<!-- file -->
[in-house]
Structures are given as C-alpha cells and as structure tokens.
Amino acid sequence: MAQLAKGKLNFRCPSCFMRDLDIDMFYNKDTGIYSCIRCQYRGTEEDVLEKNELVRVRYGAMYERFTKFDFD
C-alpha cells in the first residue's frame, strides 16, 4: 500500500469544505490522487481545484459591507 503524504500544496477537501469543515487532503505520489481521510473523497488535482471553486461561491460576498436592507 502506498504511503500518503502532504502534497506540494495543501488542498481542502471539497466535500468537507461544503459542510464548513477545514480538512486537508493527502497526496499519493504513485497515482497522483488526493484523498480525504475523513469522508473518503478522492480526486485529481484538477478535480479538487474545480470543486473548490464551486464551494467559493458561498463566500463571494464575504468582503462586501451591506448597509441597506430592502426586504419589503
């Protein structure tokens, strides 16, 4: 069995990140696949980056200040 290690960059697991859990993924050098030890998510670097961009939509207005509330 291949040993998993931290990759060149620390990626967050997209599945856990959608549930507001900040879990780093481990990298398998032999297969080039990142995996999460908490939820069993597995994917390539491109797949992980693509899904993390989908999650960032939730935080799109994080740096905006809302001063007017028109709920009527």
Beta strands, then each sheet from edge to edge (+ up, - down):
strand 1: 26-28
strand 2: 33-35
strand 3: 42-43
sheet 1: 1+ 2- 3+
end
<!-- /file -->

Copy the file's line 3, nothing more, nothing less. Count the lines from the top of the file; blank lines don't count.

Amino acid sequence: MAQLAKGKLNFRCPSCFMRDLDIDMFYNKDTGIYSCIRCQYRGTEEDVLEKNELVRVRYGAMYERFTKFDFD